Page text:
Depression came when his condition worsened. At this stage, we note that the people around him ceased to comfort him. In addition, his wife makes a negative contribution by suggesting rebellion against the pillar of their faith, God. His friends also focus on finding faults in him instead of providing a shoulder to cry on and a point of assurance. This automatically plunges him into depression, a condition that he experiences for quite a long time.

Finally, at the acceptance stage, we find Job accepting the fact that his life depended on God and he would rather follow God’s will wants than his own thoughts. He saw his situation as one that only God could change. Job demonstrated this through refusing to take the tone of discouragement from both his friends and wife.

Islam and Grieving

Islam agrees with Christianity and Judaism that Allah, or God in the Christian context, allows suffering. Muslims also believe that man’s strength to go through such circumstances and situations comes from Allah. Friends of the family of the deceased are, therefore, expected to offer comfort to the family. Furthermore, the religion recognizes three official days of mourning. This means that Islam also recognizes that mourning is part of grief and grieving. Furthermore, the story of Job also exists in the Muslim Hadiths thus indicating little or no difference with the concept expressed in Christianity and Judaism.

The Relationship between Joy, Grief, and Grieving

The term joy is rarely mentioned in such moments. However, the sole function or purpose of comforting a grieving person is to restore their joy. This might prove quite a hard task given that the person has lost a precious part of their life. However, both Christianity and Islam view death as a pathway to joy. The comforters often use scriptures to encourage the grieving parties with the message that the person has only passed to glory, a more joyful place than the sorrows of the earth. This means that they should not mourn but rejoice because the dead person is not lost and they will meet on the other side of life.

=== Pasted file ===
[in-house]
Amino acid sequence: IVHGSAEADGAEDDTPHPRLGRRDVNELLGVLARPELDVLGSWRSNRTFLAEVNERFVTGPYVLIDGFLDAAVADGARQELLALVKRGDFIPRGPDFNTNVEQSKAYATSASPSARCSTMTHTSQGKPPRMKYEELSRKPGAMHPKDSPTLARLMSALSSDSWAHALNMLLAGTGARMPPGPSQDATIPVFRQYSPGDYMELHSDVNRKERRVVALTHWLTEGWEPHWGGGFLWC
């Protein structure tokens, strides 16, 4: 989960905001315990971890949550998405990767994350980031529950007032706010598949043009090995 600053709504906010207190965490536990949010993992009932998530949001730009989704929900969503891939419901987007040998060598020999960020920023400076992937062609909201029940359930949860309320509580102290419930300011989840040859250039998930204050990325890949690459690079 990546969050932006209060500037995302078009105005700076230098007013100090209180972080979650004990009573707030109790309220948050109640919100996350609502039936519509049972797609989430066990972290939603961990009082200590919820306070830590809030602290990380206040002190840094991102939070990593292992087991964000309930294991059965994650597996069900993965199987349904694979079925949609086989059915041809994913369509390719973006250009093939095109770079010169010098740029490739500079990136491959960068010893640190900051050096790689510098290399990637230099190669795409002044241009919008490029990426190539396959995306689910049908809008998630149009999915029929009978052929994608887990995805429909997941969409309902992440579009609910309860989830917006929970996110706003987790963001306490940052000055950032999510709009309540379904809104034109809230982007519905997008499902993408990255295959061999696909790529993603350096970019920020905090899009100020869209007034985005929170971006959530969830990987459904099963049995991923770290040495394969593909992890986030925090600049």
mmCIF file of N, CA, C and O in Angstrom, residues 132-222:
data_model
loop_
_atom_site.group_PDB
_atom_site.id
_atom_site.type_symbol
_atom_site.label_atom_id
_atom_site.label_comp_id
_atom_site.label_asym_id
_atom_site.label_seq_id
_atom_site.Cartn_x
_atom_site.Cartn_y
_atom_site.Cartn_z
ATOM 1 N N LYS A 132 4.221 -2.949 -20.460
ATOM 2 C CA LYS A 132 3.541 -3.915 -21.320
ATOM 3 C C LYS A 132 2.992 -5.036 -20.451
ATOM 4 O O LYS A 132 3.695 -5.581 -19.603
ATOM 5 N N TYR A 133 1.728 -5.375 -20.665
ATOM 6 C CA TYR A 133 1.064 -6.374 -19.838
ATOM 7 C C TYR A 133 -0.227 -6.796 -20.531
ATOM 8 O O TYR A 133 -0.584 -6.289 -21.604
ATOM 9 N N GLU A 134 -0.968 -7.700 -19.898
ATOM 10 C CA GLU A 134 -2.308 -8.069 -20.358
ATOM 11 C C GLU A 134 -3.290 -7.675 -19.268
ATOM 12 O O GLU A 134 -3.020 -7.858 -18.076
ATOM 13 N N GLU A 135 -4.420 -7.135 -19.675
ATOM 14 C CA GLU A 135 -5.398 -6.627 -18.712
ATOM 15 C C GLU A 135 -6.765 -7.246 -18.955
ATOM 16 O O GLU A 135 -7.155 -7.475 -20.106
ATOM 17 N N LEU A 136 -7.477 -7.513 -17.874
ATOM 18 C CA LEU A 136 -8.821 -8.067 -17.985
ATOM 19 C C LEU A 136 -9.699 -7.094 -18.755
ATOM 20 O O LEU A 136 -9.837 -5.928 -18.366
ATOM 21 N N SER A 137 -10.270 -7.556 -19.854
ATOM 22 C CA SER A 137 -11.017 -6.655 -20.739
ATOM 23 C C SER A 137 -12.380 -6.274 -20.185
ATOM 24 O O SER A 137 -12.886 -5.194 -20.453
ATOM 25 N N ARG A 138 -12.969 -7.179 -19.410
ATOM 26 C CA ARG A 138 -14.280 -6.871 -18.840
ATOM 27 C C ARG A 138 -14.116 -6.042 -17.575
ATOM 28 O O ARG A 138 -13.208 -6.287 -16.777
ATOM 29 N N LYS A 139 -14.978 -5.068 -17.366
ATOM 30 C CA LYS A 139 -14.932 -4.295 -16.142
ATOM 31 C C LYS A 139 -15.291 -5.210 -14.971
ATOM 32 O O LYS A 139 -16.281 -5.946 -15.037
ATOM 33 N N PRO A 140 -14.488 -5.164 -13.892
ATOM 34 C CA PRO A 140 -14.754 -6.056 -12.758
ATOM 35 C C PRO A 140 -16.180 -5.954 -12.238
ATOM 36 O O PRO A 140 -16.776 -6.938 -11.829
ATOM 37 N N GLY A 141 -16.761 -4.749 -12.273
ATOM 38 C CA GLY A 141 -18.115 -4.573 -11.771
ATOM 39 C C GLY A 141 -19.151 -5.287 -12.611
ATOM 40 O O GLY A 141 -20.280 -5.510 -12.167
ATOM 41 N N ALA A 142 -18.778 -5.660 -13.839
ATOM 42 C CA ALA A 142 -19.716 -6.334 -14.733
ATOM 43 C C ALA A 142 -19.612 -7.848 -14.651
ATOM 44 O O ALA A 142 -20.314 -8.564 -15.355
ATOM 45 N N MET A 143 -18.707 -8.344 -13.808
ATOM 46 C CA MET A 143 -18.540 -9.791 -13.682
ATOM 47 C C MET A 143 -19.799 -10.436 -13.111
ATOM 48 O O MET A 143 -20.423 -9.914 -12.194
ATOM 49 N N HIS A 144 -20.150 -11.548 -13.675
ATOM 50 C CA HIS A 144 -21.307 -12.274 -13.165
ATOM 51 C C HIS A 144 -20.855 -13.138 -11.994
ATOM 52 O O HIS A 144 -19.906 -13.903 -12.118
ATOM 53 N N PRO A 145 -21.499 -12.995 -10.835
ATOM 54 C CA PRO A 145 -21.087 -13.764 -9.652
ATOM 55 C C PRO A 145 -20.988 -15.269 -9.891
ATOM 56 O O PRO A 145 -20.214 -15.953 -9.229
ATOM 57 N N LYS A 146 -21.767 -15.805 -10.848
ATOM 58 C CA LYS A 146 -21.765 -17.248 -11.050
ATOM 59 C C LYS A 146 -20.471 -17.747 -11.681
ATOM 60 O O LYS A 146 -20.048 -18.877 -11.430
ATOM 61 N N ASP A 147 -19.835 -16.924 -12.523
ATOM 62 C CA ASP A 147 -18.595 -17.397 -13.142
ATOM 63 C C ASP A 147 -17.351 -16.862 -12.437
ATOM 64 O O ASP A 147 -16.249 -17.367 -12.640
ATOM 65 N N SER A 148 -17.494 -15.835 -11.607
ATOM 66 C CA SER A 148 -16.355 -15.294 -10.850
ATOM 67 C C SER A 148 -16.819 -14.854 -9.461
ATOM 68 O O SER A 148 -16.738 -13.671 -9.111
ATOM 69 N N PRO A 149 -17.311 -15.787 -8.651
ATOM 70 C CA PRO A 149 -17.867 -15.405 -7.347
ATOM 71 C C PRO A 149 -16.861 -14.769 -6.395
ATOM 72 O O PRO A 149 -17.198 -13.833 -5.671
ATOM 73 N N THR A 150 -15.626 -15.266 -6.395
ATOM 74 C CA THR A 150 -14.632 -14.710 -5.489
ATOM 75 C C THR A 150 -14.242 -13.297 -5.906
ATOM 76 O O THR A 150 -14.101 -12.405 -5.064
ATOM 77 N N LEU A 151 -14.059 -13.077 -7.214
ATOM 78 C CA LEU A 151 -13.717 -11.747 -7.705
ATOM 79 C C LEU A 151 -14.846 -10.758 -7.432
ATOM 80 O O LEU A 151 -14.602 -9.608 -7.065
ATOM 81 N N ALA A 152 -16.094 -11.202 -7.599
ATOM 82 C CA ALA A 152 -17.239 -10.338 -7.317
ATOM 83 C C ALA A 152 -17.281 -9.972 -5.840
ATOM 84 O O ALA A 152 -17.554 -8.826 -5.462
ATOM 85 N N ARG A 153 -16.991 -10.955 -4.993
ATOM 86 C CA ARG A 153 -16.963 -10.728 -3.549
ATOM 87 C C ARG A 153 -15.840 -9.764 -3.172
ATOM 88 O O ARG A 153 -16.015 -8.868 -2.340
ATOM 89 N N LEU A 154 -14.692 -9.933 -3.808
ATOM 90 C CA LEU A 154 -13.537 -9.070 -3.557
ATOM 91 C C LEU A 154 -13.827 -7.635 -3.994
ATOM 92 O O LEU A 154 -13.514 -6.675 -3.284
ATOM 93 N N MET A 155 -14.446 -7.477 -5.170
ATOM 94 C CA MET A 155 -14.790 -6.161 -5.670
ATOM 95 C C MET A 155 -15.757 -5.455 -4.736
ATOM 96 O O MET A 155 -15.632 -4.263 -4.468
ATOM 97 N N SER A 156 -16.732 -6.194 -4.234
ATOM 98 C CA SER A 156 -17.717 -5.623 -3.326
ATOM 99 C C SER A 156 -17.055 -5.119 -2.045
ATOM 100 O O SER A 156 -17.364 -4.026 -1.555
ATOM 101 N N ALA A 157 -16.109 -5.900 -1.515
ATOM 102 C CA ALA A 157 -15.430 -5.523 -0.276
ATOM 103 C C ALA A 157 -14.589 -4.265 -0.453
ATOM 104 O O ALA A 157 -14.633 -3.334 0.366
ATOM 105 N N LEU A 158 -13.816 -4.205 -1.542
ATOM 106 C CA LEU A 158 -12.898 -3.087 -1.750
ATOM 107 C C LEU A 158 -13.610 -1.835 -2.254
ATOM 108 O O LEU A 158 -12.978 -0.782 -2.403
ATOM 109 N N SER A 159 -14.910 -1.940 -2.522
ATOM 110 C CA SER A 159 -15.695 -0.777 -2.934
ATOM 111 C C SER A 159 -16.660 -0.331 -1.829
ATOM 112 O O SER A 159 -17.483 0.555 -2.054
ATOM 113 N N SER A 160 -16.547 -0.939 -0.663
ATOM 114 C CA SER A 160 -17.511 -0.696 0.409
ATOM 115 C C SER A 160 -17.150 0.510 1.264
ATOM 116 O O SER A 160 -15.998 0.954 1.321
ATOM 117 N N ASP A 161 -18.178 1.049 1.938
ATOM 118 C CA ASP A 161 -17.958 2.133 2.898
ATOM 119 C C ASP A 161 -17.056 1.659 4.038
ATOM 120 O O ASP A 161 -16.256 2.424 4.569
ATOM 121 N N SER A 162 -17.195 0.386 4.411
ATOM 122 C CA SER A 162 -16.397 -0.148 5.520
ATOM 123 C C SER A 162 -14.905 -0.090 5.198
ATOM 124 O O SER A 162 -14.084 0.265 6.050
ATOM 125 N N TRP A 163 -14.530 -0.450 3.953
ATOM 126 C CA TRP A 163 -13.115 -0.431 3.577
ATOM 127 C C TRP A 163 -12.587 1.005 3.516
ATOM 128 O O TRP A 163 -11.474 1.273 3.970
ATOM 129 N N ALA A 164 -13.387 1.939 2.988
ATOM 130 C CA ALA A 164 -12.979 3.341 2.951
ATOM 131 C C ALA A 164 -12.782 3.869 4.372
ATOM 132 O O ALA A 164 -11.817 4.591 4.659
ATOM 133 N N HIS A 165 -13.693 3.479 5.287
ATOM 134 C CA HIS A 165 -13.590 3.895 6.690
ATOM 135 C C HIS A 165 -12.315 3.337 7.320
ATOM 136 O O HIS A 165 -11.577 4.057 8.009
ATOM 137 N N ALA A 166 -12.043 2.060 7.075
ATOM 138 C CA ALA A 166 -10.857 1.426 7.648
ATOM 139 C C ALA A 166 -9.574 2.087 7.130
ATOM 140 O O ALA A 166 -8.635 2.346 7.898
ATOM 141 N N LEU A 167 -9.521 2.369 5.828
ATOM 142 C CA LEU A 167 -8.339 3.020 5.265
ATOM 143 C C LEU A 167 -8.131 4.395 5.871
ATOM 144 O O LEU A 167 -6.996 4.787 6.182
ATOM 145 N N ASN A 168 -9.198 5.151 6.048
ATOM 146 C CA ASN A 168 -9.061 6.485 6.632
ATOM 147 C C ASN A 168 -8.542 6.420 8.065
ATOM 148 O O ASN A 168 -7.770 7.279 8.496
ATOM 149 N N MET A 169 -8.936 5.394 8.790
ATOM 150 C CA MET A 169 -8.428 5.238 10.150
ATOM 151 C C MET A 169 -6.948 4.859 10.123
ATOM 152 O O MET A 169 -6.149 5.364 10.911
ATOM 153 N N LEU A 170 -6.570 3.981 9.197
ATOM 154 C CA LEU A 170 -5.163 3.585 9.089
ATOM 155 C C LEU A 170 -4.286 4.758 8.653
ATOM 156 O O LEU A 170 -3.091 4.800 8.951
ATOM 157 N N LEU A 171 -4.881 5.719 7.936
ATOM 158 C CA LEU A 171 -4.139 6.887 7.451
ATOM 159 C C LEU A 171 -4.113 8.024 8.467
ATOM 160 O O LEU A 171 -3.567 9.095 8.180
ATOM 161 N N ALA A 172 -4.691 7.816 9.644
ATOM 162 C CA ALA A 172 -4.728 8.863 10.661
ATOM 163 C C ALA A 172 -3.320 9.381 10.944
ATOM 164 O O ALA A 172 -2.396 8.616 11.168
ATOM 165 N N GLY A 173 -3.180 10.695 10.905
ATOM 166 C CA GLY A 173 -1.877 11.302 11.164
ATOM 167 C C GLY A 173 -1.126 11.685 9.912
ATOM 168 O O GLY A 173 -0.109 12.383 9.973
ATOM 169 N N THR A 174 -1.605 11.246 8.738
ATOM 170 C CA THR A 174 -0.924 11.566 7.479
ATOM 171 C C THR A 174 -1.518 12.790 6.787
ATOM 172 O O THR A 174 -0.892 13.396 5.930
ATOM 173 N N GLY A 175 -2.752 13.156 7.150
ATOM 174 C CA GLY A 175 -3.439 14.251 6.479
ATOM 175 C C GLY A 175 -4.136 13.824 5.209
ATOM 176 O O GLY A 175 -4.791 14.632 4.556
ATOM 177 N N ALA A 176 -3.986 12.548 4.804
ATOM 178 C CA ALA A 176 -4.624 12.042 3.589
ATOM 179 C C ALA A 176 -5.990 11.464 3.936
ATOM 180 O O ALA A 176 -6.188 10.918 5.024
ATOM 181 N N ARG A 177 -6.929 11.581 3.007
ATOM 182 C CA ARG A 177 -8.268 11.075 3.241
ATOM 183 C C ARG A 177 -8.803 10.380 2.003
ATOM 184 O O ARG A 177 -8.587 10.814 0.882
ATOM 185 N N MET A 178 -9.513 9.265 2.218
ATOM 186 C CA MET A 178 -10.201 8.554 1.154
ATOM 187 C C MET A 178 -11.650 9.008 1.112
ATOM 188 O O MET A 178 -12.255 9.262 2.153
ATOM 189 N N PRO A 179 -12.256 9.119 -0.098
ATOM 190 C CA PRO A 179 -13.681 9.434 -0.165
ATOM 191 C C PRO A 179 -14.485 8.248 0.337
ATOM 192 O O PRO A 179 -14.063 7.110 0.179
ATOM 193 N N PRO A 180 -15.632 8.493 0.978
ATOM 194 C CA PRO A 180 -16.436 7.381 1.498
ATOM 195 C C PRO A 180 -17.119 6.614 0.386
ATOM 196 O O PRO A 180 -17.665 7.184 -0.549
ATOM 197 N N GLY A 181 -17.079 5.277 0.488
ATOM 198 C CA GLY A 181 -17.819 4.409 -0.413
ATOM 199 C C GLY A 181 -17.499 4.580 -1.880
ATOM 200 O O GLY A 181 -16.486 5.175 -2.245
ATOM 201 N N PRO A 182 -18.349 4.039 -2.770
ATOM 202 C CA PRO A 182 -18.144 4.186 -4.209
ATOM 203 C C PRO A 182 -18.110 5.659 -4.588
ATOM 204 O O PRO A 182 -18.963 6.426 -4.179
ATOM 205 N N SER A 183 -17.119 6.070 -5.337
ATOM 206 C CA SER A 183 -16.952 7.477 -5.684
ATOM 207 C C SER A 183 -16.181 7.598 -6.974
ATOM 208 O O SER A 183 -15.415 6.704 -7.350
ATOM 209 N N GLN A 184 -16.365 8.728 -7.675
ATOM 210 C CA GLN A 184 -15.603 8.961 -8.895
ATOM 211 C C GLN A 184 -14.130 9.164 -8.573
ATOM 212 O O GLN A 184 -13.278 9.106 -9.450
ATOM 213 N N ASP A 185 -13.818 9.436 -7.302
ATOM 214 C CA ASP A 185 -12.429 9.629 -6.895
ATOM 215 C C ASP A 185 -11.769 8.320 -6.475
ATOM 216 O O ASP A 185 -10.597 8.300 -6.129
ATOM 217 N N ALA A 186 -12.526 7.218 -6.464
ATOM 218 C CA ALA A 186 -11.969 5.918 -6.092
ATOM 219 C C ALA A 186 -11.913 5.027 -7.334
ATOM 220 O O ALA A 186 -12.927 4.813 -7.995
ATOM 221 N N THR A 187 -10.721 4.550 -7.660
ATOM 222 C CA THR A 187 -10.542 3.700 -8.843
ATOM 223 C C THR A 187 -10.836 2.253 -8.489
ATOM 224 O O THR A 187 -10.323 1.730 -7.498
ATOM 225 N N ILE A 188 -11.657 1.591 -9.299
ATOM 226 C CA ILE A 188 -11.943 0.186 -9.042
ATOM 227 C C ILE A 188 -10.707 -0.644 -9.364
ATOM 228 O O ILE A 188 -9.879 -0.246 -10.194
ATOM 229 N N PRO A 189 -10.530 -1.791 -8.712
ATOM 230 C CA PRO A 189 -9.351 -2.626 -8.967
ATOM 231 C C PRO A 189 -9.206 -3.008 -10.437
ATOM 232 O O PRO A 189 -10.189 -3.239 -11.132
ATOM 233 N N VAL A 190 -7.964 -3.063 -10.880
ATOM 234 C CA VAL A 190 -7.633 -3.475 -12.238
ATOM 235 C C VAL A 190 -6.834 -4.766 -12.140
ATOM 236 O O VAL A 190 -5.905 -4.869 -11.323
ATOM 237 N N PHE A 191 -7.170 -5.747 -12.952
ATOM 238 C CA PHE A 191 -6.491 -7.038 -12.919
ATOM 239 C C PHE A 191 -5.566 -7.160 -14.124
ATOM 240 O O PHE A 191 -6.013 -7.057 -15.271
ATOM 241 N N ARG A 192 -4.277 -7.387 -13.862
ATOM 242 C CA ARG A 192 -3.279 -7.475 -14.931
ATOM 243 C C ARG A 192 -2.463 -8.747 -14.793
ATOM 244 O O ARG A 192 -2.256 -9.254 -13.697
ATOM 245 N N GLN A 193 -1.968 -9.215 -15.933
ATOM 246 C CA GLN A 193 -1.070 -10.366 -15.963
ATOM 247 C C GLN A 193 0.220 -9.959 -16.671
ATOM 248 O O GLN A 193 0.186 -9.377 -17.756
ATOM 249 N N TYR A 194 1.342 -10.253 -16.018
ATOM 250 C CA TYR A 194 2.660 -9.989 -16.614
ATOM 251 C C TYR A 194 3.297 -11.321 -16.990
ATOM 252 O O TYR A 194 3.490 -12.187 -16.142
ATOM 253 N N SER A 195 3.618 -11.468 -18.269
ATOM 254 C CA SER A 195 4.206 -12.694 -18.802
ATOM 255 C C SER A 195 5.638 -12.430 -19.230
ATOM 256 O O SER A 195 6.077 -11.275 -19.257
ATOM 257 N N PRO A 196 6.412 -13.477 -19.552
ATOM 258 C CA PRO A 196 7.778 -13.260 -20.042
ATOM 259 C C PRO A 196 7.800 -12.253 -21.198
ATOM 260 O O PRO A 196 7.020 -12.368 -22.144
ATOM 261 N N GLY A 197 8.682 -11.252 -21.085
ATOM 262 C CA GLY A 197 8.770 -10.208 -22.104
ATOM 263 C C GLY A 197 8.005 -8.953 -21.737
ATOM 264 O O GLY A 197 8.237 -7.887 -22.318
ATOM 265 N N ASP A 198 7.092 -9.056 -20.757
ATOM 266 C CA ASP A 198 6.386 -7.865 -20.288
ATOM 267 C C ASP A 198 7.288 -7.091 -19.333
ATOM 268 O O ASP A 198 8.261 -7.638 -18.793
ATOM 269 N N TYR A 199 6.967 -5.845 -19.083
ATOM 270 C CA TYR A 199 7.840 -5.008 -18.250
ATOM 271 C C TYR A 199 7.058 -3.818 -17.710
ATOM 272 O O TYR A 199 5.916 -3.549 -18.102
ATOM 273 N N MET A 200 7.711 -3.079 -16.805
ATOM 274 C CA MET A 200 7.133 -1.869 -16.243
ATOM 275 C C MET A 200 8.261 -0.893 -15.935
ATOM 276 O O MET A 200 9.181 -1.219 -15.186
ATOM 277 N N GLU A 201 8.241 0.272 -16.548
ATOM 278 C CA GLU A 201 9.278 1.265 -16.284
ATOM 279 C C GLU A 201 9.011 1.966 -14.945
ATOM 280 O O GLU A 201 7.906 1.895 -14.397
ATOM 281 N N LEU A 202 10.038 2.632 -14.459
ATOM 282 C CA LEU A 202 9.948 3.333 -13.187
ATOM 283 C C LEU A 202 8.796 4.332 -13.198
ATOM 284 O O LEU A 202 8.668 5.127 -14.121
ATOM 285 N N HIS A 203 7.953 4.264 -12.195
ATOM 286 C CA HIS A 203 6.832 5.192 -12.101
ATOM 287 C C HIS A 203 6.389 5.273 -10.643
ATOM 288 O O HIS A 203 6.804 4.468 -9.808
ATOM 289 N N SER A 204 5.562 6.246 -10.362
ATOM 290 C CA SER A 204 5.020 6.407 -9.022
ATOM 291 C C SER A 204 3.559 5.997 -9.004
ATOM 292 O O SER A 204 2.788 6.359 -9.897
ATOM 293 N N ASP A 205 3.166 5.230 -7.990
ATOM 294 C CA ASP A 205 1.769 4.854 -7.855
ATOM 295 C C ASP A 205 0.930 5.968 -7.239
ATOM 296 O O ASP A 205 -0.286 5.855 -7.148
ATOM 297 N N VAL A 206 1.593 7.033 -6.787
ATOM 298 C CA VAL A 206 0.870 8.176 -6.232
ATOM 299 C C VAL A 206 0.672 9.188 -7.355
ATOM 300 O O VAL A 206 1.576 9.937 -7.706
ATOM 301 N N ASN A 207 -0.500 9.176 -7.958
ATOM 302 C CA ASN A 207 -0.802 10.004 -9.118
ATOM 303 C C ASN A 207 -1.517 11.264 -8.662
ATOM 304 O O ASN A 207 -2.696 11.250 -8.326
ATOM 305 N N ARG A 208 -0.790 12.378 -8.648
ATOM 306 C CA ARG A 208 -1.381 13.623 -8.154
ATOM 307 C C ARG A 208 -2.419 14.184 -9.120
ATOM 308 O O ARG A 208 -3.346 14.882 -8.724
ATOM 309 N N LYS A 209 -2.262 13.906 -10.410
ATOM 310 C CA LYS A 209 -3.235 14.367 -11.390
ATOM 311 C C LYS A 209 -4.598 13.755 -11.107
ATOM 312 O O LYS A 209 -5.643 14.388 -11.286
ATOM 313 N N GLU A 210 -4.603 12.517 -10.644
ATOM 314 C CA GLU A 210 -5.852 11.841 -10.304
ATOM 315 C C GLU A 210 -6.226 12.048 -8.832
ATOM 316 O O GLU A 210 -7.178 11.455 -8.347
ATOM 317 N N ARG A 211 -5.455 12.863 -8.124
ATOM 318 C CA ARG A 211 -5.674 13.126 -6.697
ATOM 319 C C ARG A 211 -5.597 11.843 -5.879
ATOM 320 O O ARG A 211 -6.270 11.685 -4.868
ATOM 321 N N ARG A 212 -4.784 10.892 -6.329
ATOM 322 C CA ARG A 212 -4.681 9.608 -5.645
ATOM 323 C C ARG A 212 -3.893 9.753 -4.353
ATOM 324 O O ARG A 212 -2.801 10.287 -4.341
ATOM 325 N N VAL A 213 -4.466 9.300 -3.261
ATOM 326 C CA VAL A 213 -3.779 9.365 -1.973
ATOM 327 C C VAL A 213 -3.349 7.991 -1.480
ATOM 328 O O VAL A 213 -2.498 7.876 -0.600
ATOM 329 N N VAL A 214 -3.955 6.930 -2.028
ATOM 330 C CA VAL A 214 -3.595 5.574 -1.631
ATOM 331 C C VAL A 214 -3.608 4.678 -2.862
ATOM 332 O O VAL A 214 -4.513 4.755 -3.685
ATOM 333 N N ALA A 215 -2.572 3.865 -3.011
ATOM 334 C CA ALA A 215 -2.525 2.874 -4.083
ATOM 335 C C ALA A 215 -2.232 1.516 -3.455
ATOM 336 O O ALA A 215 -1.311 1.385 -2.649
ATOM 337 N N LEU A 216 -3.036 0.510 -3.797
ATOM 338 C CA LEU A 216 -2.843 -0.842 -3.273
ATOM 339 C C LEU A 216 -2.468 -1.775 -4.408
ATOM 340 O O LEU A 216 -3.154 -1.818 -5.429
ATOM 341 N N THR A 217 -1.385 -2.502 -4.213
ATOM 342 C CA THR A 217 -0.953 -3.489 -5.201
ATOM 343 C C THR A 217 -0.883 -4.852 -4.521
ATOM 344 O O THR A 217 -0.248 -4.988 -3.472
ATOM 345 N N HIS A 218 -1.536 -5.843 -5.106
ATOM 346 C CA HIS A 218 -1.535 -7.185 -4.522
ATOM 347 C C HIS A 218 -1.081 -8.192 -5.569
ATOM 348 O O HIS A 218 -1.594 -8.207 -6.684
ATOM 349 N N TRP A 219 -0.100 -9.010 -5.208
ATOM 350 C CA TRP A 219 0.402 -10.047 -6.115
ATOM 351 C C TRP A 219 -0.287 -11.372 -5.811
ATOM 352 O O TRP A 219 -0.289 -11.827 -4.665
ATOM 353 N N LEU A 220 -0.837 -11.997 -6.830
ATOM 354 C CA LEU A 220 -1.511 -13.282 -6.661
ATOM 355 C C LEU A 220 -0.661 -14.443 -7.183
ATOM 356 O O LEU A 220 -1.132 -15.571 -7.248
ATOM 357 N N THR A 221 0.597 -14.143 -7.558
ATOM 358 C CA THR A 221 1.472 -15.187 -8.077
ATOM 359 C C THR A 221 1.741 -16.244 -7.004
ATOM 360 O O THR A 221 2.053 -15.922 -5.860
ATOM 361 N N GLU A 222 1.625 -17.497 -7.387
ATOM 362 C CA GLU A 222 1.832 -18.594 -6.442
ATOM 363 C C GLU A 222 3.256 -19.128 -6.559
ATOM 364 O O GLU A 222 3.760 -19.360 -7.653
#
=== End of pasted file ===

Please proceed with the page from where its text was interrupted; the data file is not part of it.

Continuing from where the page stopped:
Christianity and Judaism teach people not to mourn like those who have no hope but like people who know that death is a pathway to paradise. Joy often comes at the acceptance stage mostly because of the presence of a supportive group of people or even an individual. Others derive the joy from their religious beliefs that the person is still present in spirit. Others rejoice in their belief that they will meet again. Regardless of the cause of the joy, most societies view it as an indication of recovery from the mourning.

My own approach to handling grief follows the Kubler-Ross model. Furthermore, I base it on my religious belief. I am convinced that the process of recovering from grief involves different stages. Undergoing the process enables one to recover and, therefore, helps to avoid trauma. This research has changed my view on how to handle Muslims undergoing this kind of a situation. Initially, I believed that they had a very different approach. We can, therefore, conclude that grief and grieving almost has a universal approach.